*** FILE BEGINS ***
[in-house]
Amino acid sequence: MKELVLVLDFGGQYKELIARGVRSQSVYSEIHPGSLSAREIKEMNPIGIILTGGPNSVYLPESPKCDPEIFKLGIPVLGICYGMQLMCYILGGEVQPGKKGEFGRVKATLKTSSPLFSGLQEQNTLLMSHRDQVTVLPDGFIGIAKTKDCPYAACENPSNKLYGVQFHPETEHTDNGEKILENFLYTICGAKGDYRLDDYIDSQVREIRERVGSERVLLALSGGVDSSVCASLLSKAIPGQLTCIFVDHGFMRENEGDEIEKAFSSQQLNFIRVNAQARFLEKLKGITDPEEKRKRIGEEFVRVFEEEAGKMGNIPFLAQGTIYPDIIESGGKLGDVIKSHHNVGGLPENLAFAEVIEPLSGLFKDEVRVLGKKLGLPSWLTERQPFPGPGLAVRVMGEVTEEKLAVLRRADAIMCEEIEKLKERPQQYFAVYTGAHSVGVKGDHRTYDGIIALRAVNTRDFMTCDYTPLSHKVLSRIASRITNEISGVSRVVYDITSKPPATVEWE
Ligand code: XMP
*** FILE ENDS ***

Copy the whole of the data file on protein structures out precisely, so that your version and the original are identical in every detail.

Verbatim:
[in-house]
Amino acid sequence: MKELVLVLDFGGQYKELIARGVRSQSVYSEIHPGSLSAREIKEMNPIGIILTGGPNSVYLPESPKCDPEIFKLGIPVLGICYGMQLMCYILGGEVQPGKKGEFGRVKATLKTSSPLFSGLQEQNTLLMSHRDQVTVLPDGFIGIAKTKDCPYAACENPSNKLYGVQFHPETEHTDNGEKILENFLYTICGAKGDYRLDDYIDSQVREIRERVGSERVLLALSGGVDSSVCASLLSKAIPGQLTCIFVDHGFMRENEGDEIEKAFSSQQLNFIRVNAQARFLEKLKGITDPEEKRKRIGEEFVRVFEEEAGKMGNIPFLAQGTIYPDIIESGGKLGDVIKSHHNVGGLPENLAFAEVIEPLSGLFKDEVRVLGKKLGLPSWLTERQPFPGPGLAVRVMGEVTEEKLAVLRRADAIMCEEIEKLKERPQQYFAVYTGAHSVGVKGDHRTYDGIIALRAVNTRDFMTCDYTPLSHKVLSRIASRITNEISGVSRVVYDITSKPPATVEWE
Ligand code: XMP